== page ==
Sunday, September 20, 2009

Now I Can't Read?!



One of my favorite times of the year is coming up. I am talking about Banned Books Week. Back when I had more money, I would make it a point of buying at least 5 books that were banned.

Since I my love of reading is well known, I used this opportunity to explain to my children why I thought books should not be banned. I feel that many groups and governments including ours, fail to realize that we do have some common sense. While I would not let my elementary age child read something like Catcher in the Rye, I read it as a high school student as I am sure many of you did. I don't think it warped my mind nor do I fell the need to go and do something totally stupid because of it.

Part of having the freedoms that we have, is the ability to make choices about what we allow into our lives. When we allow others to make these choices for us, we are giving up our free thought. We are allowing our lives to be dictated by a select few.

While there are many books on the list that I would not personally read, that does not mean that the choice should be taken from others. Below are the top 10 banned books for 2009.

If you go to the ALA's site, you can find a wealth of information on what type of groups challenge books how books are banned and why certain books have been banned.



10. The Color Purple. It has been banned because of its extreme and graphic violence, troubling ideas about relations between races, African history, human sexuality, and man’s relationship with God.

9. I Know Why the Caged Bird Sings. The book has been banned because of its explicit scenes of rape and other sexual abuse, as well as violence, homosexuality, and vulgar language.

8.To Kill A Mockingbird. The book has been challenged many times because of how it deals with race issues. It is extremely prejudice and stereotypical. The novel also portrays an assault that is somewhat sexual, resulting in a rape. Vulgar language, including the “n” word, is also used.

7. Brave New World. The book has been banned for its strong themes of drugs, sexuality, and suicide. In the novel, something as minute as chewing gum is seen as a way to deliver sex hormones, and pornographic films are spread around like free candy. Simply, Brave New World has been banned and challenged for its negativity, the latest being in 1993.

6. 1984. The book was first banned in 1984 by the American Library Association because of its “bleak warning of totalitarian government and censorship.” Many see the novel as one that is expressing immoral themes, as well as being pro-Communist. The book tosses around the idea of “Big Brother,” which is still highly influential and popular in culture today. The book has also been challenged for sexual themes.

5. Lolita. This book has been banned in many European countries for its sexual content. Believe it or not, it has not been banned in the US.

4. Catcher in the Rye. This book is so widely known that it really needs no explanation. But, many feel that teens will look up to Holden, the main character. There is much controversy surrounding the book because of its slang, violence, sex and moral issues.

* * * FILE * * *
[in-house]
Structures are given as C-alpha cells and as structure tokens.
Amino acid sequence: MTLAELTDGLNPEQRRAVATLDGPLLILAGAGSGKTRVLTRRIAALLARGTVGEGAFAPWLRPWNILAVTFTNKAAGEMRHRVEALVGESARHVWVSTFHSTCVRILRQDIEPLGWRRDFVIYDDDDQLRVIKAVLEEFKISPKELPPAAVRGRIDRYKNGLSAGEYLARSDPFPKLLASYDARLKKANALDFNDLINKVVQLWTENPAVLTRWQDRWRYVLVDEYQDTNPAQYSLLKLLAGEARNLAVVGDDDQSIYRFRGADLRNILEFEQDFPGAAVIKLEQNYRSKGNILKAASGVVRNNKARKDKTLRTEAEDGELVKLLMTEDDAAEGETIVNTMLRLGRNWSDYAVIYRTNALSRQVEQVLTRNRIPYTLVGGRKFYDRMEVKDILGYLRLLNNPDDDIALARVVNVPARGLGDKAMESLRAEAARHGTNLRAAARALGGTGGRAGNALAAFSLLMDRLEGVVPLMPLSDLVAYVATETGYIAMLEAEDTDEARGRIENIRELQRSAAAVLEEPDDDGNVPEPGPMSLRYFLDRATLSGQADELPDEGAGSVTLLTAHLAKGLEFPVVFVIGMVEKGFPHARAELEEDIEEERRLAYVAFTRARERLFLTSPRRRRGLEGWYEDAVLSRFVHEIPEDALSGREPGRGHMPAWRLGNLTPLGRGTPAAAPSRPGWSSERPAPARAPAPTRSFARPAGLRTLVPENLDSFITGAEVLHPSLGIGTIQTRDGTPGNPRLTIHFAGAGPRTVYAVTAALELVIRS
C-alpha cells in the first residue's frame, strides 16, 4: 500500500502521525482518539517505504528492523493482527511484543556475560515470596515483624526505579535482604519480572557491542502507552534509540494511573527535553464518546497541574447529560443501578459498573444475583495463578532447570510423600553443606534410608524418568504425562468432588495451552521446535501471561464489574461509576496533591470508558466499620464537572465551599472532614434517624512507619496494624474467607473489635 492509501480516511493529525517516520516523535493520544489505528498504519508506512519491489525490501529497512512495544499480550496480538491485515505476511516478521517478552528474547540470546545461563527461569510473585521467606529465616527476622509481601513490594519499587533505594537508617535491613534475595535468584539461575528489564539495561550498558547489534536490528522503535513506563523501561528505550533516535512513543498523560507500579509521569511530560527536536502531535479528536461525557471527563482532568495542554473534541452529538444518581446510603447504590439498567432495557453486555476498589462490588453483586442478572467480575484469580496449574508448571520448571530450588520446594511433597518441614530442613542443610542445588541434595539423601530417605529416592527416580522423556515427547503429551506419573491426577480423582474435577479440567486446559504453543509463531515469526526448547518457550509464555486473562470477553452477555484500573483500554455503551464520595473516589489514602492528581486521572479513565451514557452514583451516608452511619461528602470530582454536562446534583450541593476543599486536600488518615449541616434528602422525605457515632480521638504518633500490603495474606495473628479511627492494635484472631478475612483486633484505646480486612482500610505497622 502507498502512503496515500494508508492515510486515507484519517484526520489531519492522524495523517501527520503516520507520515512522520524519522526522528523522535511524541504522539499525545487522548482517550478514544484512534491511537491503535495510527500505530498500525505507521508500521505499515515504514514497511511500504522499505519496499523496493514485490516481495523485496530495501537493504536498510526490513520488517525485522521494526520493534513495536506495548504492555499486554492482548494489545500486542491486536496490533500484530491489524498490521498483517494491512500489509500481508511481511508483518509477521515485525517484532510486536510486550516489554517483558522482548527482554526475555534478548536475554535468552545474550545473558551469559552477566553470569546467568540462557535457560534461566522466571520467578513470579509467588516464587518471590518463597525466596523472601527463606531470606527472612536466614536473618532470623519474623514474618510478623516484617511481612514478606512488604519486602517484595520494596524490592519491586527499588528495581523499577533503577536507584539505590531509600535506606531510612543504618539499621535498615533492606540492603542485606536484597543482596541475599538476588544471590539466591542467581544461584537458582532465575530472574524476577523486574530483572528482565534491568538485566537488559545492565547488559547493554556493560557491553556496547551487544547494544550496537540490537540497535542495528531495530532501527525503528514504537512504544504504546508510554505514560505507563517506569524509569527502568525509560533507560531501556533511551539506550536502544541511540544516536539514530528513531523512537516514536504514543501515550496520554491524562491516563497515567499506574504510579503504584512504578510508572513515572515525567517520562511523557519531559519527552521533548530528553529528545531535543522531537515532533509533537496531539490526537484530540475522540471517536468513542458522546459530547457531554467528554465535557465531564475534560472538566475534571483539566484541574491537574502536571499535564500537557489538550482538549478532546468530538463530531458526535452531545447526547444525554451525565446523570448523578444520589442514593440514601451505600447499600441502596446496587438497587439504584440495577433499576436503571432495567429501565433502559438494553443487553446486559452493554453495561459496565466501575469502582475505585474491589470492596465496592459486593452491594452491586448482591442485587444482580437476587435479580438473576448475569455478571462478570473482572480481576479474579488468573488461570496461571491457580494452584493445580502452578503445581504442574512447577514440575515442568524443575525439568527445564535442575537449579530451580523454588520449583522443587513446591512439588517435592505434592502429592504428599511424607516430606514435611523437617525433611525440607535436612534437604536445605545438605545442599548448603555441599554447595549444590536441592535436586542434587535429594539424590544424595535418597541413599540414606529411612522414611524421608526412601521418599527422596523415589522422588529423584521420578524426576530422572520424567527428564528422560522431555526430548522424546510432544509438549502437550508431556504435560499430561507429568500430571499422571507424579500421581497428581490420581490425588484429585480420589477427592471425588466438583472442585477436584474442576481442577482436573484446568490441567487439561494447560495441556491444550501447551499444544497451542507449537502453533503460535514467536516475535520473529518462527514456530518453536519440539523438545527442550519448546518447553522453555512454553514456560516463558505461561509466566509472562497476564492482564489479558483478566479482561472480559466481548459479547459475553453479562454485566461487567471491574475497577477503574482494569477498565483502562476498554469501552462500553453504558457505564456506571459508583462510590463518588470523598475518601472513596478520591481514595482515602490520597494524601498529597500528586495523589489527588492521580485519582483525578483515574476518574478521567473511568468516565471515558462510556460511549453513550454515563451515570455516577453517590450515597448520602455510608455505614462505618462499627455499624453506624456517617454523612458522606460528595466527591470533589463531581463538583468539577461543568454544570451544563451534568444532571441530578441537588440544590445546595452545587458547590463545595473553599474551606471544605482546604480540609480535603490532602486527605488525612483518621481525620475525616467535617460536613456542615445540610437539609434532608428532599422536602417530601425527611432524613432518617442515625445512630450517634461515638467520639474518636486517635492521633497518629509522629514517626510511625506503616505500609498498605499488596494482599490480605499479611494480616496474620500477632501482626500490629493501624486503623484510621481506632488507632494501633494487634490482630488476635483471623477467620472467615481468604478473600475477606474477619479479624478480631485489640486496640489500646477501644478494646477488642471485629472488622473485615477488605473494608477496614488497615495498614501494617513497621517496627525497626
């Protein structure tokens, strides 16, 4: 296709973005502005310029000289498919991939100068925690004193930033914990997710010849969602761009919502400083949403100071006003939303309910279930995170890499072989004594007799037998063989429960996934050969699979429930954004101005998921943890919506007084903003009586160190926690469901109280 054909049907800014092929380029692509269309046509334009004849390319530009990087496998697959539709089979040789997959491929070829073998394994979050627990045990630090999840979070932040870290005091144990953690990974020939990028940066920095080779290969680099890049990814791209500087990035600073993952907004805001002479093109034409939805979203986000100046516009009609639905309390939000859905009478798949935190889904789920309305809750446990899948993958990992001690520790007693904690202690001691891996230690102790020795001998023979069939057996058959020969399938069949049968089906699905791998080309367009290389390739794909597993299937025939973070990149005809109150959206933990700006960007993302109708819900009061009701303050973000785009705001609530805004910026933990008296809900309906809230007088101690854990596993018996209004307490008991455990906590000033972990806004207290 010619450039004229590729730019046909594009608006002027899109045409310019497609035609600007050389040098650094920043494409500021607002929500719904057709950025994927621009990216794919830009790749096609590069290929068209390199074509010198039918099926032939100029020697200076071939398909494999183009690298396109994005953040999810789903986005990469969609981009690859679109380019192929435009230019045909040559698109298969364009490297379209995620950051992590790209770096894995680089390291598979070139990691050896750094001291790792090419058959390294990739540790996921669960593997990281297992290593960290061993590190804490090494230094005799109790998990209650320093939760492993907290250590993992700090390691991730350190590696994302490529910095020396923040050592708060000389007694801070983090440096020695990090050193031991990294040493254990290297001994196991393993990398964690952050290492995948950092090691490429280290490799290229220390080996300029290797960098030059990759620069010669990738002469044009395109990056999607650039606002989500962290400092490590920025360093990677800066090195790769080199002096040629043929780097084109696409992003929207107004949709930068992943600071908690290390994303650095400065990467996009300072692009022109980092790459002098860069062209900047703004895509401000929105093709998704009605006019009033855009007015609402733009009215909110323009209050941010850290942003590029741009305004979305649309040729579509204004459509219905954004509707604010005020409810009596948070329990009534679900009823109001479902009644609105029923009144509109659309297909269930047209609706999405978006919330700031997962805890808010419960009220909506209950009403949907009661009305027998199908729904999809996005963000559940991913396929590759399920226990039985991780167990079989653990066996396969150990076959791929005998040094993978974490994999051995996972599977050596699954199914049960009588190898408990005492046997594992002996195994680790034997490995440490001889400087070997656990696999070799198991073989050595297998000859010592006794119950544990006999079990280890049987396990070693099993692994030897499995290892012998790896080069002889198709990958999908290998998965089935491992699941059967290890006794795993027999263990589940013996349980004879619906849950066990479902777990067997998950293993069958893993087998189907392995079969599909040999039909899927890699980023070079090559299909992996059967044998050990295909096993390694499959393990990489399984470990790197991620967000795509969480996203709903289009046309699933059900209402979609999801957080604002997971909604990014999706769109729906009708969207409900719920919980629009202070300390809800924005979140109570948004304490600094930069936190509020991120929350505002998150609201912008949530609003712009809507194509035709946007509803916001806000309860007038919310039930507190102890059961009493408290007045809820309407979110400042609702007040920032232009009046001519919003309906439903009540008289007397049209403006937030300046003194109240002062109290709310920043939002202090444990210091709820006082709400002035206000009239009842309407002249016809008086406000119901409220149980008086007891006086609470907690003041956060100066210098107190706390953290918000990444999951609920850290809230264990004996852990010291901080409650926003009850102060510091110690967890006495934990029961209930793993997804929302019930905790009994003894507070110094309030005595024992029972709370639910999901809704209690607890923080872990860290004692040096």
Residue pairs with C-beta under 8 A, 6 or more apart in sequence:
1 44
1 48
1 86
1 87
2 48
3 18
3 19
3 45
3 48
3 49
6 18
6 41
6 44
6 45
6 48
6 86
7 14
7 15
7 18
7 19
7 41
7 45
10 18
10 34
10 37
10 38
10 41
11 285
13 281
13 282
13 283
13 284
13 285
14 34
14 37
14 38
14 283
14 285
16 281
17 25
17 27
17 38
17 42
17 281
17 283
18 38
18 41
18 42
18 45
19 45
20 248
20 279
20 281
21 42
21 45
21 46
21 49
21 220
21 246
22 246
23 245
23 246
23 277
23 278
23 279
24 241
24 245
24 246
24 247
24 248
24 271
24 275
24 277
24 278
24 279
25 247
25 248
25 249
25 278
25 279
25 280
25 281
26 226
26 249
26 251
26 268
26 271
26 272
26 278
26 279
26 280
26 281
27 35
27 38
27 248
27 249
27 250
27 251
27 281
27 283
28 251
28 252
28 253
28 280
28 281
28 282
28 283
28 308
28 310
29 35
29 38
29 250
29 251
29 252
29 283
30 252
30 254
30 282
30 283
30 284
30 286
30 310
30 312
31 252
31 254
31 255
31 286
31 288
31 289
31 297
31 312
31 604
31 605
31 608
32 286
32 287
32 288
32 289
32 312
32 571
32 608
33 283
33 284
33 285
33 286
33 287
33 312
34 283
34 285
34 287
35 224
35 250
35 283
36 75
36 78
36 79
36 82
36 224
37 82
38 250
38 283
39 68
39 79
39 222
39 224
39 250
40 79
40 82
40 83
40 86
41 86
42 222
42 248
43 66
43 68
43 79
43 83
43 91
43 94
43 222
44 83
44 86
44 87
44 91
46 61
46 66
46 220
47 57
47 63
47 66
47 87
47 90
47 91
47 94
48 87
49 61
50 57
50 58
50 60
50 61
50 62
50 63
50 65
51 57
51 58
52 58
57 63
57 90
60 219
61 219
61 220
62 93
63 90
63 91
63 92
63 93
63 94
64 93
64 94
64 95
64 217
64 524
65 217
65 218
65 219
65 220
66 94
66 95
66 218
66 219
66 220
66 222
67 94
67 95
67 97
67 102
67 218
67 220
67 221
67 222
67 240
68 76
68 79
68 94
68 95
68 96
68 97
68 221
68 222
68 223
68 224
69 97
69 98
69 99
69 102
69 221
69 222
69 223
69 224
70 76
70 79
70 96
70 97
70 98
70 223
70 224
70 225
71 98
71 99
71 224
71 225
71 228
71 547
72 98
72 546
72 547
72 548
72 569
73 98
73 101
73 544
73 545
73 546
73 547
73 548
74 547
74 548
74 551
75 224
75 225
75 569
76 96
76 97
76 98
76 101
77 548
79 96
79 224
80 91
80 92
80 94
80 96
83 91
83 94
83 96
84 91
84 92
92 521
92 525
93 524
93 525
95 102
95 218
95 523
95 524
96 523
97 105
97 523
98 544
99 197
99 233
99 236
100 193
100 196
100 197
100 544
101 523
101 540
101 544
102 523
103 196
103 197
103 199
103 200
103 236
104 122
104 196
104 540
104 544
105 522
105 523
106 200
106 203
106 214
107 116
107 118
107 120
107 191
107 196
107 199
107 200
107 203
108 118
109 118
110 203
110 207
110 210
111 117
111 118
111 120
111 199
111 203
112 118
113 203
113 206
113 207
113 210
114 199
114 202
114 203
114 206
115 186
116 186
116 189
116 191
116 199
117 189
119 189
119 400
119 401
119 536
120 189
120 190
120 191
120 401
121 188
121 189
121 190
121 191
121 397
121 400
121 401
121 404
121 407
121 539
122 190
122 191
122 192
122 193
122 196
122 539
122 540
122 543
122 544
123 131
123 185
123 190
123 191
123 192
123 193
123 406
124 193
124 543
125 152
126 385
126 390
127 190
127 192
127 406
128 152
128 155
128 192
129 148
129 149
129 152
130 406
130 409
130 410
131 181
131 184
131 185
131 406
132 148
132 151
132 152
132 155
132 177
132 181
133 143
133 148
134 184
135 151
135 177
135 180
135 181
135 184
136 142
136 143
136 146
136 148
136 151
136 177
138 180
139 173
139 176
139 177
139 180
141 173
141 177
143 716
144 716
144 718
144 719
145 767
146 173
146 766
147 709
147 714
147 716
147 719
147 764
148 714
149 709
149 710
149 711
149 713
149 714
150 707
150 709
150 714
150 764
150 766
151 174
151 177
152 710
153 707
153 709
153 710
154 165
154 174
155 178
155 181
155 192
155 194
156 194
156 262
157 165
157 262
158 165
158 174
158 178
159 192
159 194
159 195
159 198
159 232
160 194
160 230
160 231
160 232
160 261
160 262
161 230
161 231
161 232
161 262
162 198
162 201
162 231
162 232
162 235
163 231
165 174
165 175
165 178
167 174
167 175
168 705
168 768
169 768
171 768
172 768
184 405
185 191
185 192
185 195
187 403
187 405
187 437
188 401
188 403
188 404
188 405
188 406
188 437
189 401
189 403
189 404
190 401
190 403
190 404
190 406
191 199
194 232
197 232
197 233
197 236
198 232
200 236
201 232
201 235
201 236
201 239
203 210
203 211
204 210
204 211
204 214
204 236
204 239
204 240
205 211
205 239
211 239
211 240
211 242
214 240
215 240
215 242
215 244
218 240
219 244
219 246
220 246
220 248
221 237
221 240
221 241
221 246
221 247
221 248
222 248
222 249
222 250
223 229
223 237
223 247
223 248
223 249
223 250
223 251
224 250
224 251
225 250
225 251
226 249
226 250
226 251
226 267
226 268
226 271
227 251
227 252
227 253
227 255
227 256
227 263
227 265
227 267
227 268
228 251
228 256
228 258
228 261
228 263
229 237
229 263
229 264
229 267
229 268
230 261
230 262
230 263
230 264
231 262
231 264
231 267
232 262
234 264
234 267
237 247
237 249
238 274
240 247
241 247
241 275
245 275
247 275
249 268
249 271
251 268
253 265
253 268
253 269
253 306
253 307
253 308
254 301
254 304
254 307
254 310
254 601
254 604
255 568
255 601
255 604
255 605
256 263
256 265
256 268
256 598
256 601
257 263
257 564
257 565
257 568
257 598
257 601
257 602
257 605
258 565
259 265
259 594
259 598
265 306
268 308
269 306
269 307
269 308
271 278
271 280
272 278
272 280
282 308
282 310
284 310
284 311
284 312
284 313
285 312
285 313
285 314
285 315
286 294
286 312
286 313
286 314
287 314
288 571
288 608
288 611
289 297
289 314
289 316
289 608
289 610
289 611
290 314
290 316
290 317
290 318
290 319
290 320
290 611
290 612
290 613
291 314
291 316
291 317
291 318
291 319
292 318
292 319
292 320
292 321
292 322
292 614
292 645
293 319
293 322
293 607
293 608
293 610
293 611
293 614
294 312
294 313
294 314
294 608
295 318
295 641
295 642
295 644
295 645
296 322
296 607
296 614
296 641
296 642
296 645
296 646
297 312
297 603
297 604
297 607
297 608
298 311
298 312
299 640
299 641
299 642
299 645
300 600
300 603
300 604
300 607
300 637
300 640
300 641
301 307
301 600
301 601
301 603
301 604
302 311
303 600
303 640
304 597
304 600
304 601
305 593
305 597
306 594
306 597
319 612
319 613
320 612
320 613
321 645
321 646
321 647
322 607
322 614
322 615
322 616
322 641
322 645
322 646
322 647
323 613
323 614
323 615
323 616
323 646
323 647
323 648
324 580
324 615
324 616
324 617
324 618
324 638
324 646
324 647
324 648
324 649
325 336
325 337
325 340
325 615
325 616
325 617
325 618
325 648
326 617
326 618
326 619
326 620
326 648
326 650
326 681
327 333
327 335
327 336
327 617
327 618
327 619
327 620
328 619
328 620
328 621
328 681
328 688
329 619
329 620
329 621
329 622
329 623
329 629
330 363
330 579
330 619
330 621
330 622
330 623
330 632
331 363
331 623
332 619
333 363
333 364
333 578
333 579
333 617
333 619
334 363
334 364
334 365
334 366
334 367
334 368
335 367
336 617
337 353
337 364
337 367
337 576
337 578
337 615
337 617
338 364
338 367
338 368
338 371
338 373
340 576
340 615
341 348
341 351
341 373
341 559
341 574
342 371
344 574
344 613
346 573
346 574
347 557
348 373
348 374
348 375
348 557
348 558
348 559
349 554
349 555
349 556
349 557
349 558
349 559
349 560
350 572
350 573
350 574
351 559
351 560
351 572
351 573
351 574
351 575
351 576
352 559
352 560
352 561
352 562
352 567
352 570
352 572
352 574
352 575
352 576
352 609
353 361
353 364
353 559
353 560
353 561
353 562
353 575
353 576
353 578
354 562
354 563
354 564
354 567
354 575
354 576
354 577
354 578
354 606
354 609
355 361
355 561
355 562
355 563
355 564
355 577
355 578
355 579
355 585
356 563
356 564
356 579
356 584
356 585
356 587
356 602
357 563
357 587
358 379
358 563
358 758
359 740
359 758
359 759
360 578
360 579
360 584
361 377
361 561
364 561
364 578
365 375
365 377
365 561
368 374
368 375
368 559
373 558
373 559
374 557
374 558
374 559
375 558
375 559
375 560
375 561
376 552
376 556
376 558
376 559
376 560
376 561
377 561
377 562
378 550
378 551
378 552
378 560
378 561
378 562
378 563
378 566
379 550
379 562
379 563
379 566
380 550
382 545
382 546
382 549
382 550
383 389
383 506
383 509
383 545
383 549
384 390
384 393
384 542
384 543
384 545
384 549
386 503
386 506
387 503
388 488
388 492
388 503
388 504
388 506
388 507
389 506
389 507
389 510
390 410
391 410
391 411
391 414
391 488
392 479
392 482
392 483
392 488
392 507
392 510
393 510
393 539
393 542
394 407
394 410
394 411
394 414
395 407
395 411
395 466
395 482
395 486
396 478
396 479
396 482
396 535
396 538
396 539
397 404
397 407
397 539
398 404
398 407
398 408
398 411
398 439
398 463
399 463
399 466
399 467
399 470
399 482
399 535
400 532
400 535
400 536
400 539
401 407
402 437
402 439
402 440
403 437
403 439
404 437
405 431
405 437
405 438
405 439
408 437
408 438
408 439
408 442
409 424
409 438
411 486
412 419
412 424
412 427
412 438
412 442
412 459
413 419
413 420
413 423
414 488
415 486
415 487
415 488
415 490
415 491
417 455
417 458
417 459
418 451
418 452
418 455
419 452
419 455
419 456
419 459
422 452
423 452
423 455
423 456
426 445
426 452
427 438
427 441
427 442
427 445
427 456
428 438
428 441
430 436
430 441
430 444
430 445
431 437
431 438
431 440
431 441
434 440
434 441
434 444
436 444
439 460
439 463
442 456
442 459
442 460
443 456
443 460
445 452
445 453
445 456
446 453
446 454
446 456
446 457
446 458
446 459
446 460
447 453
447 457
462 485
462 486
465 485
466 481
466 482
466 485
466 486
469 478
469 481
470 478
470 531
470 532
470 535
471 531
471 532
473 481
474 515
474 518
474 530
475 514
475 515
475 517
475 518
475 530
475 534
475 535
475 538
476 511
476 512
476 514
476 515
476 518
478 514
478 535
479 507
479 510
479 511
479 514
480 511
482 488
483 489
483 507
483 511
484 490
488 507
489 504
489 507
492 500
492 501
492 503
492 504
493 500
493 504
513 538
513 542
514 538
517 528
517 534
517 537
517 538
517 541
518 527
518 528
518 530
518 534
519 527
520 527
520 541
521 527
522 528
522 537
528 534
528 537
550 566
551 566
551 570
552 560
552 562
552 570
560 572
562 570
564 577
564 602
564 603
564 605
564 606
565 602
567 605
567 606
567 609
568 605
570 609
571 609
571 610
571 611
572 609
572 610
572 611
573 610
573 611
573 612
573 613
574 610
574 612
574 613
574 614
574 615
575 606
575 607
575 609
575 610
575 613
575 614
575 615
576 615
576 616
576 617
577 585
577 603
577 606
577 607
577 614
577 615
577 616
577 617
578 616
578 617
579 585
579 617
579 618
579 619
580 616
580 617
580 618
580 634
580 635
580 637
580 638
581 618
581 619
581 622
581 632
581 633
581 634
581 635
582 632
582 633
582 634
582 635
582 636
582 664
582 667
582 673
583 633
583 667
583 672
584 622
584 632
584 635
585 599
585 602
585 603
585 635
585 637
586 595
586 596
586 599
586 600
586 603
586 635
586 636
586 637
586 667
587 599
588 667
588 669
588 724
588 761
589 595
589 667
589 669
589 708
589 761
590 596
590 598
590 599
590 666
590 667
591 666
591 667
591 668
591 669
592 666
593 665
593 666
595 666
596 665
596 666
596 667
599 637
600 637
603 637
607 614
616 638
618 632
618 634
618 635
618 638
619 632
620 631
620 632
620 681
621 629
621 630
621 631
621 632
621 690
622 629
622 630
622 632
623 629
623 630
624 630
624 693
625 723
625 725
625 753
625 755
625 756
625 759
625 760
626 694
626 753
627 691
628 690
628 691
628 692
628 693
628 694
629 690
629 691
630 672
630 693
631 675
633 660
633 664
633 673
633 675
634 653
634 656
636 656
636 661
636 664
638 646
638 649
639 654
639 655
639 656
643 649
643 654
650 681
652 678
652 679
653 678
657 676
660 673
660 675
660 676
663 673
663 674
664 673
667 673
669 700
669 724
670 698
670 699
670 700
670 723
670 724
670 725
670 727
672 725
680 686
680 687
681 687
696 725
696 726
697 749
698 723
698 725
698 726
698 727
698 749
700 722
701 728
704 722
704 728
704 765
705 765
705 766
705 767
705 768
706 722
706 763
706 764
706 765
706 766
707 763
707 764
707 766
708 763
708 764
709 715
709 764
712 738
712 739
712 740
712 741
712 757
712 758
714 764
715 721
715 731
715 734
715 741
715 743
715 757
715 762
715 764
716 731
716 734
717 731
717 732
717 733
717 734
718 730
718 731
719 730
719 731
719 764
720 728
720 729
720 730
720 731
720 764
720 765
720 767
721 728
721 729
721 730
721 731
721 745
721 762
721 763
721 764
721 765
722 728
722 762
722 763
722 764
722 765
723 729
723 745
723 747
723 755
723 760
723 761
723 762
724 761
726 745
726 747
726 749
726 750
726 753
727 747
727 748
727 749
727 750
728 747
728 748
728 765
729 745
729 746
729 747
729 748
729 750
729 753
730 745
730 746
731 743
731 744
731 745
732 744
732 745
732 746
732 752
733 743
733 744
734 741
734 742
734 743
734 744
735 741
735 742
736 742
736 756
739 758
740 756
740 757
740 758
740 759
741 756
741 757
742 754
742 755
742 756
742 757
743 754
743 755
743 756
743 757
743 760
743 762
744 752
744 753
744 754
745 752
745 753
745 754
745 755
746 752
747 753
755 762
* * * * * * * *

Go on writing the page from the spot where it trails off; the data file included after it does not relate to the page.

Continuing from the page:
3. The Harry Potter Series. Since the first book’s publishing in 1997, the series has been under much scrutiny. In 2001, parents from all over the U.S. and other parts of the world challenged the book because of its witchcraft, violence, the occult, and its overall scariness. Years later, the series is still banned and challenged for the same reasons, including lying, cheating, stealing, ghosts, and promoting Wicca ideology.

2.Candide. The Great Council of Geneva banned the book after its release, but more than 30,000 copies sold in a year. In 1930, U.S. Customs seized Harvard-bound copies of Candide, and then in 1944 the U.S. Post Office wanted the book dropped from Concord Books.

1. The Adventures of Huckleberry Finn. Here in the U.S., the book was banned in 1885, a year after it was published. At first, the book was banned for its use of slang, which was seen as demeaning. Over time, the focus shifted towards the fact that the novel uses the “n” word so many times, in fact over 200 times. Many cannot get around the fact that such a derogatory word is used so much.

What I did notice is that The Bible did not make the top 10. I didn't even see it on the top 100. Nor did any of Darwin's writings or the Koran. I am sure this has to be some sort of oversight by someone. These books are just too controversial in some circles not to be banned or at least challenged.

I hope you take some time in the future to expand your reading and maybe pick a banned book or two even it if is just to feel a little revolutionary.

3 Comments:

  1. a corgi said...
    geesh To Kill a Mockingbird banned? that's a classic in my eyes; my favorite book in 8th grade; read it dozens of times that year

    its sad they ban; I think age-appropriate reading should be encouraged of all things out there to read.

    betty
    Expat From Hell said...
    Catcher in the Rye remains one of my all-time favorites. While living in Latvia last year, we told some of our co-workers about 1984, and how the government can do so much to insinuate themselves into our lives. They didn't know what we were talking about. We went to the local Riga bookstore and asked for the title, and they said it "wasn't available". Hmmm, wonder if Orwell STILL isn't right on the money....thanks for posting this! EFH
    Bruce Coltin said...
    I'm glad I found your blog. Your honesty makes for enjoyable reading. I have a feeling you would like my latest post: The Brutish Idiot. If you feel like stopping by, I would love to have your reaction.

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